Moderna Inc Chief Executive Stéphane Bancel thinks the coronavirus pandemic could be over in a year as increased vaccine production ensures global supplies, he told the Swiss newspaper Neue Zuercher Zeitung.
"If you look at the industry-wide expansion of production capacities over the past six months, enough doses should be available by the middle of next year so that everyone on this earth can be vaccinated," he told the newspaper in an interview.
"Boosters should also be possible to the extent required."
"Those who do not get vaccinated will immunise themselves naturally, because the Delta variant is so contagious," he said.
"In this way we will end up in a situation similar to that of the flu. You can either get vaccinated and have a good winter. Or you don't do it and risk getting sick and possibly even ending up in hospital."
Asked if that meant a return to normal in the second half of next year, he said: "As of today, in a year, I assume.
Booster shot approval expected
Mr Bancel said he expected governments to approve booster shots for people already vaccinated because patients at risk who were vaccinated last autumn "undoubtedly" needed a refresher.
Its booster shot had half the dose of the original dose, which meant more of them would be available.
"The volume of vaccine is the biggest limiting factor. With half the dose, we would have 3 billion doses available worldwide for the coming year instead of just 2 billion," he said.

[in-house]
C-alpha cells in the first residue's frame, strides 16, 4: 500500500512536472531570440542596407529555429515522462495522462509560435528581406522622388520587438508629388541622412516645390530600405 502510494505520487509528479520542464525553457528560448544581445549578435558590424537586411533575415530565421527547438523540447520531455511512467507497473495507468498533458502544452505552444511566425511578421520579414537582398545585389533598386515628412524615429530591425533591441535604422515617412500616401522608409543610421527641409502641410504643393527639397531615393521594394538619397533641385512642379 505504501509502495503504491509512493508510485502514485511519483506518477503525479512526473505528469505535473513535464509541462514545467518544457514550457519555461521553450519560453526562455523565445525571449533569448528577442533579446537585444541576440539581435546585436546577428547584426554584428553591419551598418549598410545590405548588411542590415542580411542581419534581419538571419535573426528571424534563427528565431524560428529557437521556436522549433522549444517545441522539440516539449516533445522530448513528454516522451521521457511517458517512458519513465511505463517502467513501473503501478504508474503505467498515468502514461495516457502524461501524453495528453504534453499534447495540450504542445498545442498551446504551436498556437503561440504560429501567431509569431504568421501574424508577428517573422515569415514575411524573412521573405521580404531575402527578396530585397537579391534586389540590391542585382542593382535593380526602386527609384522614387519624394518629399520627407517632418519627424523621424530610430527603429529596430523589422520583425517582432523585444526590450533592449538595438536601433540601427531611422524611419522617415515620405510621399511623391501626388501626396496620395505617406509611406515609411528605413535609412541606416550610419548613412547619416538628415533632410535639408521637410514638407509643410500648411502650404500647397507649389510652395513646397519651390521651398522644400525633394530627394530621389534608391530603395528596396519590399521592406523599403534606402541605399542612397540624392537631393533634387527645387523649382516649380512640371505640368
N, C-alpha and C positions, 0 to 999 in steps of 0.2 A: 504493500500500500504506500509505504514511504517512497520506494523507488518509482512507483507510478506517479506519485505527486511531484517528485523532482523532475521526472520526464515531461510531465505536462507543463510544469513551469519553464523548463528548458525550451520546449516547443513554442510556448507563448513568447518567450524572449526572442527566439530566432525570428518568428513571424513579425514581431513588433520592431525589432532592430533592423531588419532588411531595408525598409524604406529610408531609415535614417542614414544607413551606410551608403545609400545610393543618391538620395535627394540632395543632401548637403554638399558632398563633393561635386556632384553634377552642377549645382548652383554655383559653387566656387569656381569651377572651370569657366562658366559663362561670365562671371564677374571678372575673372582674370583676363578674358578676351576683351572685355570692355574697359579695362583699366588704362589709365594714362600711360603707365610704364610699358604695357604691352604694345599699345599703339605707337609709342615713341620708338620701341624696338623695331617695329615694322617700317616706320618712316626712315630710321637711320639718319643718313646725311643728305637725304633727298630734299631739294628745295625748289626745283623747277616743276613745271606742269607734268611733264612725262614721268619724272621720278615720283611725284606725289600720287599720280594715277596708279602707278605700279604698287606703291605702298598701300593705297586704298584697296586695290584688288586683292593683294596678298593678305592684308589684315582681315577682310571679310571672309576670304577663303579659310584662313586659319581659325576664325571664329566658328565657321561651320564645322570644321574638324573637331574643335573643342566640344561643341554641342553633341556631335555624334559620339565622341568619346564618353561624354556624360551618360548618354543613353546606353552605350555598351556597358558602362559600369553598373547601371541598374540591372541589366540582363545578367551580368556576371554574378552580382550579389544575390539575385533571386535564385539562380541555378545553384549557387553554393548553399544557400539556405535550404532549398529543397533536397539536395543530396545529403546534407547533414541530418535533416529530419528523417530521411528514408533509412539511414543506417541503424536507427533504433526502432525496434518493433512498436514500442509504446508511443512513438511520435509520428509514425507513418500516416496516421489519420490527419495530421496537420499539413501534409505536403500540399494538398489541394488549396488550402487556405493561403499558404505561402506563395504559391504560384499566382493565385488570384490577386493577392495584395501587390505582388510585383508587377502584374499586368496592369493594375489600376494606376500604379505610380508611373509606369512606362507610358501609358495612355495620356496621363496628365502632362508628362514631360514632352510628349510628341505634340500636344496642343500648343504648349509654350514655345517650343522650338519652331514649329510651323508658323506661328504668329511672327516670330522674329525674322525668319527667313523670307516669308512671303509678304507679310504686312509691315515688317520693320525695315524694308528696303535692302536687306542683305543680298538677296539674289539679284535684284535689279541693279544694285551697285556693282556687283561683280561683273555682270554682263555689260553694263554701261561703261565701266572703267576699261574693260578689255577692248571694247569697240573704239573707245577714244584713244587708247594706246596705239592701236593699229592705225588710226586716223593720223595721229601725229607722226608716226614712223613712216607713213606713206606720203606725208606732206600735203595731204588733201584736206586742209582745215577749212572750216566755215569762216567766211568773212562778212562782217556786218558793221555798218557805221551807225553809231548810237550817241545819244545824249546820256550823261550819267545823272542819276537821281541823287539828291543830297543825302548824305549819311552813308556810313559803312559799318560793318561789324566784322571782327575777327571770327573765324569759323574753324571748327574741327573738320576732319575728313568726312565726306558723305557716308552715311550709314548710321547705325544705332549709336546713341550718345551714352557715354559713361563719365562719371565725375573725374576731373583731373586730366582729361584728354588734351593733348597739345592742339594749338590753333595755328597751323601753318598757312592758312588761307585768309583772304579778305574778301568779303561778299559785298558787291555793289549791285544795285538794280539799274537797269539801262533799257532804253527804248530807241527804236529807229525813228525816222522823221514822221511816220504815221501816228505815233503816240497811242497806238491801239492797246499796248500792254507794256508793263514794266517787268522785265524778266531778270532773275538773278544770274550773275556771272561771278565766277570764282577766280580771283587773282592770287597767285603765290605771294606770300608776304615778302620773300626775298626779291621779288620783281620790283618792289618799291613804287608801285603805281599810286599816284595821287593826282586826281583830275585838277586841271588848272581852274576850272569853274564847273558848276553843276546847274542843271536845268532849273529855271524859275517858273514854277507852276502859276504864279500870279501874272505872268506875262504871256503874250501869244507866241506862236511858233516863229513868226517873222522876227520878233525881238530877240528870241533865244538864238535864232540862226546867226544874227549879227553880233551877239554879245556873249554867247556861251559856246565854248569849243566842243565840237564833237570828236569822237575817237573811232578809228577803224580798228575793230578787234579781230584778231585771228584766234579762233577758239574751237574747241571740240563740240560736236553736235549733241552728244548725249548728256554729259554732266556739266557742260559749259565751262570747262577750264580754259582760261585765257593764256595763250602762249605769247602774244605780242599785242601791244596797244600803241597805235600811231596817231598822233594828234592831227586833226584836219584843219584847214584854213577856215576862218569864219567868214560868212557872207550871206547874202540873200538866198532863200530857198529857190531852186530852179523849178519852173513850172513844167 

The composition of the booster shot remains the same as the original for this year because Moderna had not had enough time to change it.
"We are currently testing Delta-optimised variants in clinical trials. They will form the basis for the booster vaccination for 2022. We are also trying out Delta plus Beta, the next mutation that scientists believe is likely."
Moderna can use existing production lines for the new variants as for the original Covid-19 vaccine. The price of vaccination will stay the same, he said.
Doctors back vaccinating young Aussie children
Australian doctors have backed vaccinating children aged between 5 and 11 against coronavirus in schools as early as next year.
Australian Medical Association president Omar Khorshid told a Senate inquiry on Tuesday a rollout for younger children would depend on clinical trials and regulatory approval.
"I suspect that a school-based vaccine program will take place next year because it will take that long for various approvals to come through and we need to have vaccine supply," he said.
Pfizer has signalled it will seek regulatory approval in the US, Europe and elsewhere for its shot to be used on children aged five to 11 after promising clinical trial results.
Children aged between 12 and 15-years old are eligible to get Pfizer and Moderna vaccines, but a jab has yet to be approved for younger children.
With Reuters and AAP
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